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Re: [cors] Review

From: Anne van Kesteren <annevk@opera.com>
Date: Mon, 15 Jun 2009 16:16:31 +0200
To: "Mark Nottingham" <mnot@mnot.net>
Cc: public-webapps@w3.org
Message-ID: <op.uvkkltyx64w2qv@annevk-t60>
On Mon, 15 Jun 2009 04:36:28 +0200, Mark Nottingham <mnot@mnot.net> wrote:
>>>> Content providers wanted the flexbility of not having to list every
>>>> header in advance. Both so debugging headers and such would not have  
>>>> to be exposed and to reduce the payload.
>>> Which content providers? How much extra payload do you really expect
>>> this to be?
>> I believe Google, Microsoft, Mozilla, and SitePen.
>> I don't know how much payload would be saved, but that was not the only  
>> reason.
> The others being?

Not exposing debugging headers. 

>> Some prior discussion on response headers:
>>  http://lists.w3.org/Archives/Public/public-webapi/2008Apr/thread.html#msg58
> So, the crux of the motivation seems to be Ian's:
>> I don't think we should change this without a better reason. There's no  
>> reason to believe that some servers don't have information in the  
>> headers that shouldn't be seen by third-parties, and it's the kind of  
>> thing that would be really easy to miss when securing a page for  
>> third-party access.
> It seems odd to me that you're willing to expose all of the data in the  
> response, but almost none of the metadata (headers). Taking a quick look  
> through the message header registry, a number of candidates that would  
> be useful -- if you allowed them -- come up, including: [...]
> Note that many of these are critical to understanding the message, and  
> disallowing many others will disallow many applications.
> For example, [...]
> This is not a complete list; adding these headers to your whitelist will  
> not resolve this issue.

If this proofs to be a big problem in practice we can let the list be extended using a response header that lists all headers the server is willing to share. This could be a CORS2 feature.

>> Here's a thread on request headers:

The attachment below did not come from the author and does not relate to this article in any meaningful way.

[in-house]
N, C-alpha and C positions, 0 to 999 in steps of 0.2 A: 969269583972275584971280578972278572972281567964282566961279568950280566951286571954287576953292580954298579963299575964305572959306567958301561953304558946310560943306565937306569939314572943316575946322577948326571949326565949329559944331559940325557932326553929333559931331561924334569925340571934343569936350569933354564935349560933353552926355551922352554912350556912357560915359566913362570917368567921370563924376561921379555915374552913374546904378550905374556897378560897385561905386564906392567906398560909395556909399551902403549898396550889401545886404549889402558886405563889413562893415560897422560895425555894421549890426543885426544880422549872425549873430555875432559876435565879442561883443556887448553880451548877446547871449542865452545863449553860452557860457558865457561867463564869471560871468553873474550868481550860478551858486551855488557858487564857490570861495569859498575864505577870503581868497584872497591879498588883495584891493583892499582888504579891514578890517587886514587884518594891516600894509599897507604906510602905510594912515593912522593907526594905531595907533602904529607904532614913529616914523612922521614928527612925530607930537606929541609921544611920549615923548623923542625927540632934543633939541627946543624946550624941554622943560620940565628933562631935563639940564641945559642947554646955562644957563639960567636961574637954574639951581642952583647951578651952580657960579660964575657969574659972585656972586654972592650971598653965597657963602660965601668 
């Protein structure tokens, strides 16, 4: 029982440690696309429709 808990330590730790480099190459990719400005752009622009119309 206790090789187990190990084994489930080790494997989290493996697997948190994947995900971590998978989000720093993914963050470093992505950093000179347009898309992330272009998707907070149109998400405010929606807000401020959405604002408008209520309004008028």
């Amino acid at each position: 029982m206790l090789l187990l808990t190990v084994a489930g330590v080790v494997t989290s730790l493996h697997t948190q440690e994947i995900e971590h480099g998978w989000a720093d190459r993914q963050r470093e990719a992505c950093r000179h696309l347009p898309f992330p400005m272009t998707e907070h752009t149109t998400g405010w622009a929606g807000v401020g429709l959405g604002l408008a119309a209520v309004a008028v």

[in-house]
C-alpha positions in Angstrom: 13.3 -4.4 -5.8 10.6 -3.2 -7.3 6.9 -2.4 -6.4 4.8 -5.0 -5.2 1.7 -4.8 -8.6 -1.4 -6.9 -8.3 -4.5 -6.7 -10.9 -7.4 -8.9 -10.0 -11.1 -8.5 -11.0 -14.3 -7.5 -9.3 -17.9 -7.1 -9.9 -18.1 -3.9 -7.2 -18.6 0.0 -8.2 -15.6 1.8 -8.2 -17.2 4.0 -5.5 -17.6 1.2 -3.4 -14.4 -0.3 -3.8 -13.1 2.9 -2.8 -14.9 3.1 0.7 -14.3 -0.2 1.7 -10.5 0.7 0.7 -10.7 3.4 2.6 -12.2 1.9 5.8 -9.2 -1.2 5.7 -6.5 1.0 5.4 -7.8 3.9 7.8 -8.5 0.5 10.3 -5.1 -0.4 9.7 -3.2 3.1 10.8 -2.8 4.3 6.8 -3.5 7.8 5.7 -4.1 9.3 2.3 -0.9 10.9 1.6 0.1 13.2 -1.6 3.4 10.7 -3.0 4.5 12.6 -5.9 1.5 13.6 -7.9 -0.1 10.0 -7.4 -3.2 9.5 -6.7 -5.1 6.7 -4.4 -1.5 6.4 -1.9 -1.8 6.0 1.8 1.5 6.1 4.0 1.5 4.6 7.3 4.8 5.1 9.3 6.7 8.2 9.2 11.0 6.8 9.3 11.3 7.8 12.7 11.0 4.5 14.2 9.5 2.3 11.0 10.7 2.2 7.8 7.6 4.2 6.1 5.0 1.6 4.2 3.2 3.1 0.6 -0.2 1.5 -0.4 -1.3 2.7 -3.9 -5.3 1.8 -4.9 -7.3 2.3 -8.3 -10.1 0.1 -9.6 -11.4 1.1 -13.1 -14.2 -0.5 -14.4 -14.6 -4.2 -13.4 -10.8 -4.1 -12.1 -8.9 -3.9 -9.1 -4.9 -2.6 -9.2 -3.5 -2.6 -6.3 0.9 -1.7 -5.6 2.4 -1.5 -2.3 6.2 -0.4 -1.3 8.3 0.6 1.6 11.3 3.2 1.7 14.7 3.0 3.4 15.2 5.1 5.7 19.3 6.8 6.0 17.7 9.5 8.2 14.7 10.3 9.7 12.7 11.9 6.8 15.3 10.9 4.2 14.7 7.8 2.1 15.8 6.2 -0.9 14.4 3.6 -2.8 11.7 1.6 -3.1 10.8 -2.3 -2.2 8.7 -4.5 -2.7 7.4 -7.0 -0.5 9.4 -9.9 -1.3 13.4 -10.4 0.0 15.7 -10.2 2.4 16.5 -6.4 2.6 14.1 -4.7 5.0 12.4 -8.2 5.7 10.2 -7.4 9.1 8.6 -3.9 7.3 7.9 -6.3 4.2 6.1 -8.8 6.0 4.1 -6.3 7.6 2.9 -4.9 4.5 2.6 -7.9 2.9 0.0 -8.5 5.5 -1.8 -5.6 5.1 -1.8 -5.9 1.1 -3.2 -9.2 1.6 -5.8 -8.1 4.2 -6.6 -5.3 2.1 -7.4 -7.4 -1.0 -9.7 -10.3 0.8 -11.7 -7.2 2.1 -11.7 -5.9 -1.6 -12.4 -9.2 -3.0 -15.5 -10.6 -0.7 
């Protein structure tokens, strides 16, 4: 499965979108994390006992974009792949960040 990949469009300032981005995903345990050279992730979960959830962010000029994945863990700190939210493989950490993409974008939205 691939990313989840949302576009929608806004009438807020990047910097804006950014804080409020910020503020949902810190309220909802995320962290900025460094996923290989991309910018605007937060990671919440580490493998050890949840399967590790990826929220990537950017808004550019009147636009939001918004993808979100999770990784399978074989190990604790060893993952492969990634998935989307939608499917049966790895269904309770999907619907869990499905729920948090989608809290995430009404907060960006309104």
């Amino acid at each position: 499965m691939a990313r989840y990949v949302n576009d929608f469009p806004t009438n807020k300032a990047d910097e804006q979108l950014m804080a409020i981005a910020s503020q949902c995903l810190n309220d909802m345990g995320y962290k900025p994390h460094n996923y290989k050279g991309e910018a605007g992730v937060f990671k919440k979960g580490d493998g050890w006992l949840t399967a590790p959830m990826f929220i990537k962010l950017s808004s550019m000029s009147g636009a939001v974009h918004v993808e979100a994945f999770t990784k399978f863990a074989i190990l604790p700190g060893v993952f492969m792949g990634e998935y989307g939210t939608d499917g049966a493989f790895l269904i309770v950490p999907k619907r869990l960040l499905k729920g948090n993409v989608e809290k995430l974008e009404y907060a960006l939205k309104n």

>>  http://lists.w3.org/Archives/Public/public-appformats/2008Feb/thread.html#msg168
> Similar concerns seem to apply here. You mention theoretical attacks/ 
> risks a lot, and people who disagree are asked to prove a negative -- an  
> unrealistically high bar.

It does not follow that we then have to simply allow it.

Also note that _with_ a preflight request which will be necessary for many requests anyway you _can_ include almost any header you want apart from the ones that are on the XMLHttpRequest blacklist.

>>>> See crossdomain.xml. It is a security nightmare. Especially when a
>>>> single origin is being used for several APIs.
>>> Waving your hands and saying "security" is not a substantial response.
>> Ok,
>>  http://lists.w3.org/Archives/Public/public-appformats/2008Feb/0050.html
>>  http://lists.w3.org/Archives/Public/public-appformats/2008Feb/0052.html
> It's interesting that you point that out. Reading the entire thread, it  
> seemed like there was consensus on a requirement there, but it wasn't  
> added to the document. Why not?

Maybe it was added and later removed. Maybe it was never added. I'm honestly not sure.

>>  http://lists.w3.org/Archives/Public/public-appformats/2008Jan/thread.html#msg248
> Ah, yes the infamous "I disagree with much of the Web arch" thread.  
> Enough said, I think.

It should be noted that Ian did change his mind and that he and others from Google argued for improving this situation through Access-Control-Policy-Path.

>>  http://www.w3.org/2005/06/tracker/waf/issues/22
>>  http://lists.w3.org/Archives/Public/public-appformats/2008Jan/thread.html#msg303
> Where is the sentence that the resolution of that issue refers to?

Access-Control-Policy-Path was not found to be workable solution in the end



>> By and large it seems like an editorial request and as editor I do not  
>> see how to address it.
> Understood. It's up to the Director to decide if the document meets the  
> minimum requirements for Recommendation.

Actually, as I understand things it is a W3C decision.

>>> Probably "resource processing model..."
>> I started making changes in that direction and it did not make a whole  
>> lot of sense. E.g. how would you rephrase "In response to a simple  
>> cross-origin request or actual request the server indicates whether or  
>> not to share the resource."?
> "In response to either an actual request or a simple cross-origin  
> request, the resource indicates whether or not to share the response."
> although in this particular case, "... the server indicates whether or  
> not to share the response" would work as well (since it's unambiguous).
> The distinction is more important when talking about scoping -- e.g.,  
> does a decision apply to a single response, all responses from a  
> resource (as identified by a URI), or all responses from a server.

I made the changes here now. I'd appreciate if you could go over it to see it is ok.

Anne van Kesteren
Received on Monday, 15 June 2009 14:17:14 UTC

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